First we are going to explore what exactly is affecting our skin when it's been exposed to the sun. Most of us are familiar with what ultraviolet light is, or at least have a vague understanding of it and the damage it can create when we are out in it for too long a time without sun protection. Let's explore some of the various ways to have fun in the sun without damaging our skin!

Anyone who has had a sunburn at any point in their lives knows that it isn't any fun. But, sunburn is the least of the problems we can face with over-exposure to the sun, as those same ultraviolet rays that can cause a sunburn, can also cause skin cancer from repeated exposure over time. So, we really do ourselves and our skin a big favor when we take a serious look at our own personal sun protection program.

Ideally, sun protection should begin in childhood, especially since a child's skin is delicate. If you have fair-colored skin, you need to be especially wary of the sun, as light skin is much more susceptible to burning. And, never allow a cloudy day fool you ... especially if you are on or near the water ... invisible, ultraviolet rays can be reflected off the surface of the water, even on cloudy days, causing them to be stronger than you may think!

Ultraviolet rays are part of the energy emitted from the sun, and their radiation is what all the concern is about, as they can cause damage to our skin and eyes. They have the capability of penetrating our skin and damaging cells, which can cause sunburn or eye damage, such as cataracts, or worse, macular degeneration, which can result in blindness.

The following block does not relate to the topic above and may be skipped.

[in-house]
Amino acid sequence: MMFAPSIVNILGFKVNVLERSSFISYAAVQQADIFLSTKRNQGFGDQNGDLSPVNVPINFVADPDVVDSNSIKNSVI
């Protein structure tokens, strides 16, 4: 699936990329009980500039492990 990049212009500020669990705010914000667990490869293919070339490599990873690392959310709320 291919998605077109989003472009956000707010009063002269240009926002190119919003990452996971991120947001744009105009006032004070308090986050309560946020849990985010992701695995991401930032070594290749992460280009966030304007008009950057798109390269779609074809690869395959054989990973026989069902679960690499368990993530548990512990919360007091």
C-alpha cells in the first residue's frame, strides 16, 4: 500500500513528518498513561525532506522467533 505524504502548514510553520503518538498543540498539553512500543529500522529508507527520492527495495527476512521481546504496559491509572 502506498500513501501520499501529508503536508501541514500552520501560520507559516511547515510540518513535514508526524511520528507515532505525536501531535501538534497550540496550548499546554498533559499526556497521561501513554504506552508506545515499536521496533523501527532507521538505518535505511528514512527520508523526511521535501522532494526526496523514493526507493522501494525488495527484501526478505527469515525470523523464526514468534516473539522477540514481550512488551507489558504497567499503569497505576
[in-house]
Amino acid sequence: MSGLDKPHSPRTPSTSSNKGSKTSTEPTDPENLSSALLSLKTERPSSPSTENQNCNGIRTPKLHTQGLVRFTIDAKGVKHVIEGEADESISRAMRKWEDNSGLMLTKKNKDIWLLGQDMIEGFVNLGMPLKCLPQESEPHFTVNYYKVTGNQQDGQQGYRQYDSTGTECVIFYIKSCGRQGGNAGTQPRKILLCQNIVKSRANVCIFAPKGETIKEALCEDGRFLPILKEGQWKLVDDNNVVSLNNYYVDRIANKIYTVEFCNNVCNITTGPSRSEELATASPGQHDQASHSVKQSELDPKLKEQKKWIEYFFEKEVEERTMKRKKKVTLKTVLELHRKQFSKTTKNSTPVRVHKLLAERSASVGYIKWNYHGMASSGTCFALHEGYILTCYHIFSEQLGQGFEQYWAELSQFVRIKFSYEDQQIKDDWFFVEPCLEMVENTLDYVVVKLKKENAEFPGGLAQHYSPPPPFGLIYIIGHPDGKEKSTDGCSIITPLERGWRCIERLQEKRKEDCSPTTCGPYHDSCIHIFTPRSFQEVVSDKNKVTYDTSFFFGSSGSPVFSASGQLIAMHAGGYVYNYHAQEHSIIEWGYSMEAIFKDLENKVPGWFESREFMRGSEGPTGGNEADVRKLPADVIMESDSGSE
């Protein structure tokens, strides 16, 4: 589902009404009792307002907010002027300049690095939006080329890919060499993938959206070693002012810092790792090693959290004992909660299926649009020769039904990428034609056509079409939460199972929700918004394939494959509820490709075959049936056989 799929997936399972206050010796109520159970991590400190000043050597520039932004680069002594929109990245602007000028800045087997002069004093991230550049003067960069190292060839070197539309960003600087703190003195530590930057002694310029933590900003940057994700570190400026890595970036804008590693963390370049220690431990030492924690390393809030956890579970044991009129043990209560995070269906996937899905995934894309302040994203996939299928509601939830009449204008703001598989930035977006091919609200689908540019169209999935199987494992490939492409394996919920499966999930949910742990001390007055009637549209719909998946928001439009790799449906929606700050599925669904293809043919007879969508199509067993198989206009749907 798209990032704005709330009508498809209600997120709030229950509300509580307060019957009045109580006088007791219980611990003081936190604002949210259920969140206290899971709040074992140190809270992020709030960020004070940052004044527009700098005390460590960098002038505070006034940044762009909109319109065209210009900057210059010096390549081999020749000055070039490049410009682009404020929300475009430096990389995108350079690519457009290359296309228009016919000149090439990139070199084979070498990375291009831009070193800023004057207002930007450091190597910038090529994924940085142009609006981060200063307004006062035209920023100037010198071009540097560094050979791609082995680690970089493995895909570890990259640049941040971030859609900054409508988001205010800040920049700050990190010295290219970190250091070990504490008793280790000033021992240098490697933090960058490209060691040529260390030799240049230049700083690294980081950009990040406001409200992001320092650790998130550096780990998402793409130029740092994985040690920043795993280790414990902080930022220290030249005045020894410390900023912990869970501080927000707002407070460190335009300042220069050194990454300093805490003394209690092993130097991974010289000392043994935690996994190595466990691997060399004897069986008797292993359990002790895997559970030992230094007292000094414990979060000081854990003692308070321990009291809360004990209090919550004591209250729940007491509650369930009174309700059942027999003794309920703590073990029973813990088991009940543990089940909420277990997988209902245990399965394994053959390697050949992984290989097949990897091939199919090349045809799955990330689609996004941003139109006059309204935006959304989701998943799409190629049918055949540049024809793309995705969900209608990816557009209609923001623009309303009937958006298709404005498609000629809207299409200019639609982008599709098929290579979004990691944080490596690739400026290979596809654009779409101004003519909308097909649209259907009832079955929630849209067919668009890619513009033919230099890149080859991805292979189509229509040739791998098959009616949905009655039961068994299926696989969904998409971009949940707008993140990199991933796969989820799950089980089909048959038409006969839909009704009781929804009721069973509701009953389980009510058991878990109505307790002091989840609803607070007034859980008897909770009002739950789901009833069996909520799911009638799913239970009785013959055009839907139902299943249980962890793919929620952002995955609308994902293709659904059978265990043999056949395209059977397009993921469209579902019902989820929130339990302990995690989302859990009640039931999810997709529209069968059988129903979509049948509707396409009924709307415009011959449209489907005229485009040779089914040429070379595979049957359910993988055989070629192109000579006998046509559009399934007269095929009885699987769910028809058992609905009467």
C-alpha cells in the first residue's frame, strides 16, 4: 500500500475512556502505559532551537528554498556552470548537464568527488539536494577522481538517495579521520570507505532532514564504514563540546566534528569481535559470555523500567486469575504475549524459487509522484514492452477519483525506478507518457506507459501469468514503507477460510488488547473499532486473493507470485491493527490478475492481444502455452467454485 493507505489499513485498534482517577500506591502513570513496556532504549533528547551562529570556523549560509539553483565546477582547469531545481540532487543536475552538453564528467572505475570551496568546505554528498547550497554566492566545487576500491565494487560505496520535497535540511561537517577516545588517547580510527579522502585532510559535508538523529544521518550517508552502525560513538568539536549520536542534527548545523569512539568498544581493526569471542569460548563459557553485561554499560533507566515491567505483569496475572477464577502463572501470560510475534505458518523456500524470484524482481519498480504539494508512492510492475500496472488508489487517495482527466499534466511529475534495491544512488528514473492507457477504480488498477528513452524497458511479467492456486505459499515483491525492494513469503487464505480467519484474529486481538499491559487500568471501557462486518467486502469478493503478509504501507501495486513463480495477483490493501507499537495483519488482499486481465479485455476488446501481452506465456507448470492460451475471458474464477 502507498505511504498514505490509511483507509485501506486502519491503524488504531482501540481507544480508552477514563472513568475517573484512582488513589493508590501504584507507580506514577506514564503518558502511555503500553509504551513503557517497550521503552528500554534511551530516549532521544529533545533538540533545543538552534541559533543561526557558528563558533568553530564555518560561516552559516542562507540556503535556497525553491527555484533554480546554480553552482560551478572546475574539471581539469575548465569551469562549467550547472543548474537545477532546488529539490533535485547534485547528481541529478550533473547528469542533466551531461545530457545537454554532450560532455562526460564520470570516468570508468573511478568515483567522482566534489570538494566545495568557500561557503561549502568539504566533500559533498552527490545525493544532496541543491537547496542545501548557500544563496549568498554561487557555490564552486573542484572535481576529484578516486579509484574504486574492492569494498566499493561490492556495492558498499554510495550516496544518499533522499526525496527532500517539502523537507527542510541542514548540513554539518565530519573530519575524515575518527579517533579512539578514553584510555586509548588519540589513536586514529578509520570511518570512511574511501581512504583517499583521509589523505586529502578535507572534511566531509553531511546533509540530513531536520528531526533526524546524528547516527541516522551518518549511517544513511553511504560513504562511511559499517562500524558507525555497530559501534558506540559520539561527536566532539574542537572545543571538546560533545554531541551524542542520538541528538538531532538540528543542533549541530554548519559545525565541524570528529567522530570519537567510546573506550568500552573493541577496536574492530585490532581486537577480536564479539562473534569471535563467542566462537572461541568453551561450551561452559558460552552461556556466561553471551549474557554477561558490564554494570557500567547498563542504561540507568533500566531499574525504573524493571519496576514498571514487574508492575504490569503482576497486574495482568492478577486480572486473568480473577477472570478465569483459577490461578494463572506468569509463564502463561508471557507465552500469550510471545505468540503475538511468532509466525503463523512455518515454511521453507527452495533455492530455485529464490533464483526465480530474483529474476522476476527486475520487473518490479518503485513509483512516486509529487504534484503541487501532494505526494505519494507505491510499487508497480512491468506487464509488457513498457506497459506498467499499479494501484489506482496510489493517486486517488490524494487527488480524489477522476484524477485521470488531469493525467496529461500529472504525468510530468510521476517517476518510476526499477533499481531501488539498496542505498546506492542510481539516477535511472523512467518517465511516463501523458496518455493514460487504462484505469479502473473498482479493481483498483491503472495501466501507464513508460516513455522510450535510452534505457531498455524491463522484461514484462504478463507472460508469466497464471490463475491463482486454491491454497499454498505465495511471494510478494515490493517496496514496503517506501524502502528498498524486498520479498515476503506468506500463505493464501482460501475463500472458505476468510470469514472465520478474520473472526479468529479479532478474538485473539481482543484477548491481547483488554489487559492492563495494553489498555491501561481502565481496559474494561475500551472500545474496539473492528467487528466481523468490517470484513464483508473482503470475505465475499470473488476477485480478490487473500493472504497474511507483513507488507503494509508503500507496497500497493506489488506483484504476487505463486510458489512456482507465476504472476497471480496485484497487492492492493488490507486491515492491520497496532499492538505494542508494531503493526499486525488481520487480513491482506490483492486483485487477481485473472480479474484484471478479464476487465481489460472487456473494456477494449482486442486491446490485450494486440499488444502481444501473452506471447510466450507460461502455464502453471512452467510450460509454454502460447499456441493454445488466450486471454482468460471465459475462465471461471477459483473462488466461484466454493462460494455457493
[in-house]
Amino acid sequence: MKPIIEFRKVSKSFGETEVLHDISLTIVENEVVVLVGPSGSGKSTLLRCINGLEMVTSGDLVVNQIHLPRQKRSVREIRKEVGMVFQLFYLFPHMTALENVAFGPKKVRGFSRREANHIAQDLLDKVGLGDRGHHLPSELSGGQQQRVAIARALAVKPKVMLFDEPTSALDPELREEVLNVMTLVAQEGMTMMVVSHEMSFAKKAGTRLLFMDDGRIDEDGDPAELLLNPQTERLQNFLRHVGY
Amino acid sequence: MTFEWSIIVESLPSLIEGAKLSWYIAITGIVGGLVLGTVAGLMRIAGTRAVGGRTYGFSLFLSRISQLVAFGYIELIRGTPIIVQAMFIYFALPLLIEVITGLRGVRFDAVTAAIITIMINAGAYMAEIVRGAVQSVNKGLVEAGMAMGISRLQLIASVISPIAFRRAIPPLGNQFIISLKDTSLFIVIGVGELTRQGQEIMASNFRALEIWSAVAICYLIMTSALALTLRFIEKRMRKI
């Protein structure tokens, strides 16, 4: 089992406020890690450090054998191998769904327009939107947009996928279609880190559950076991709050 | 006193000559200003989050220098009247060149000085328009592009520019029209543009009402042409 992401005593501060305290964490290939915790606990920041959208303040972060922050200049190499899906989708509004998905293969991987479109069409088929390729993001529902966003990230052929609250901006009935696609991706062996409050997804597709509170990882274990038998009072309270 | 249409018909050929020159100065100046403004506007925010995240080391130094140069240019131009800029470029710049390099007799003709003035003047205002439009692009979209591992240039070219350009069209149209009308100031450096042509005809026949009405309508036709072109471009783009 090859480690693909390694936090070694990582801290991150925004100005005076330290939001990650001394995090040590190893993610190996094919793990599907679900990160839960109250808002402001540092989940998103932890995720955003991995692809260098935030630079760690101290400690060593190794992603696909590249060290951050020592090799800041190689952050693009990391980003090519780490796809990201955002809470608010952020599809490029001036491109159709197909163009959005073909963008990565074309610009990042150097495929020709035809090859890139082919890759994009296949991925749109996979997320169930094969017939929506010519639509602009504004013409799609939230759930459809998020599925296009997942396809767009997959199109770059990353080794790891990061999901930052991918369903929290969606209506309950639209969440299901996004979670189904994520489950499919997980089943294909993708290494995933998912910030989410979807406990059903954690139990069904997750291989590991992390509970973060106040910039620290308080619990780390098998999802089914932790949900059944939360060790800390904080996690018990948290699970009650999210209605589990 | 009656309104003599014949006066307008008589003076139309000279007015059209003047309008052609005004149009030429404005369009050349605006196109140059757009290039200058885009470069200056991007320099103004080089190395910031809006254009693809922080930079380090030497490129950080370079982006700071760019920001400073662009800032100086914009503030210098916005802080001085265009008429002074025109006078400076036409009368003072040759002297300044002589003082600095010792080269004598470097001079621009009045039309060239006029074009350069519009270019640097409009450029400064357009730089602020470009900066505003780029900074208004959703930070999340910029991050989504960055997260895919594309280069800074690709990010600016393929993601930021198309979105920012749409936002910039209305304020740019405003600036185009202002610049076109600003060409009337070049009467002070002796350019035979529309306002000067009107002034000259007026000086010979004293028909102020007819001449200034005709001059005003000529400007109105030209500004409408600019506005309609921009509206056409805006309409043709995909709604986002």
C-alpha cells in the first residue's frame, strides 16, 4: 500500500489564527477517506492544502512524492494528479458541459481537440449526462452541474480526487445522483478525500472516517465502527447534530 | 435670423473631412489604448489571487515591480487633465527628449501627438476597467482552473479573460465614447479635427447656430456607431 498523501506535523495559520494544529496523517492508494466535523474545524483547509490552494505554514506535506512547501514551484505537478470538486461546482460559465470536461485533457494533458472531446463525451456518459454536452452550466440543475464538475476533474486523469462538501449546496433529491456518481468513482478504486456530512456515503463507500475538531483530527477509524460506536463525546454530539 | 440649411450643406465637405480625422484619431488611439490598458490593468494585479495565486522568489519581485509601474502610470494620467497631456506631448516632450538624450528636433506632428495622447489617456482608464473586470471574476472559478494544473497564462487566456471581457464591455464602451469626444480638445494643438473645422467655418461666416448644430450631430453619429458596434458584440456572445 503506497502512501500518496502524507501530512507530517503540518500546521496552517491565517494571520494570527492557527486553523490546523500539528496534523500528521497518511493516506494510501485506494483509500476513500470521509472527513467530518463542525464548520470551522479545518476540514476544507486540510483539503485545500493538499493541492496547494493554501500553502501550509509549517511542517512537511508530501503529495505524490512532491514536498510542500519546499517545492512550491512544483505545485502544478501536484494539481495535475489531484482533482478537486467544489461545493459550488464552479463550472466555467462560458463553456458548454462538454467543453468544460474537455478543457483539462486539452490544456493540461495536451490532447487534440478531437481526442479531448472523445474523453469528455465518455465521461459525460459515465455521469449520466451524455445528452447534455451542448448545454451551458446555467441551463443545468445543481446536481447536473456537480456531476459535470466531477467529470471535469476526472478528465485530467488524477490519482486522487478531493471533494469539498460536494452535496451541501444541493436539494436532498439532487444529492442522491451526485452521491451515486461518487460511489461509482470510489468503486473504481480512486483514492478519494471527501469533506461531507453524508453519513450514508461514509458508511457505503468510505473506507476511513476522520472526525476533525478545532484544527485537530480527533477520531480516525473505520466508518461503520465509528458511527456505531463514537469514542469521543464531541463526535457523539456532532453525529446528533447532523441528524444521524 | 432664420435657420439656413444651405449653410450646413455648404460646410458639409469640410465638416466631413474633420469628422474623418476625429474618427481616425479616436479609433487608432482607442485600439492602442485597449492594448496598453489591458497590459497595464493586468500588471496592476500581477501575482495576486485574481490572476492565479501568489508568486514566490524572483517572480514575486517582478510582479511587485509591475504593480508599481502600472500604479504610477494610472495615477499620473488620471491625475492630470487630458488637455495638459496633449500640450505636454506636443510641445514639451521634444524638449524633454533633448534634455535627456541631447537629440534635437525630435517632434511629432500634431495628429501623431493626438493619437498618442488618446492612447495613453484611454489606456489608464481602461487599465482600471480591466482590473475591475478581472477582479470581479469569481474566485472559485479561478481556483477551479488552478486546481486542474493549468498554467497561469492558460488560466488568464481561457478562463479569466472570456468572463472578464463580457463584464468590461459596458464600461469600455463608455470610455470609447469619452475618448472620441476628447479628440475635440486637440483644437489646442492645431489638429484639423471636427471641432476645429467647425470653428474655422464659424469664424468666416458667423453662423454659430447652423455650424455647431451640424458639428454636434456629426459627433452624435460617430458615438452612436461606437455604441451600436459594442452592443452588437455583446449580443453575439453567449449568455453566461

These rays are measured in nanometers (nm), based on their wavelengths and are graded as UVA, UVB, and UVC. UVA, which is the lower energy level, has a wavelength of 315 to 400 nm; UVB, 280 to 315 nm; UVC, 100 to 289 nm. The "UV Index" is a grading system for the measurement of strength of the sunís rays for any particular day and location. The intensity of ultraviolet light is stronger at elevations above sea level, as well as locations close to the equator ... a good thing to remember when traveling to areas with a typically high UV Index, if this is unfamiliar to you.

When the UV Index is rated at 6-7, this is considered a high risk for unprotected sun exposure, so sunglasses and a sunscreen with SPF 30+, a wide-brim hat, protective clothing, and reduced time in the sun during strong mid-day sun is advised. If the UV Index is at 9-10, this is considered a very high risk for sunburn, so try to stay out of the sun for extended periods of time. When the risk is considered extreme, a wide-brimmed hat is advised, as well as seeking shade whenever possible. Also, the rays are strongest during peak solar noon hours, so limited time in the sun during those hours can also help. Wearing lightweight clothing with good coverage can offer additional protective benefits.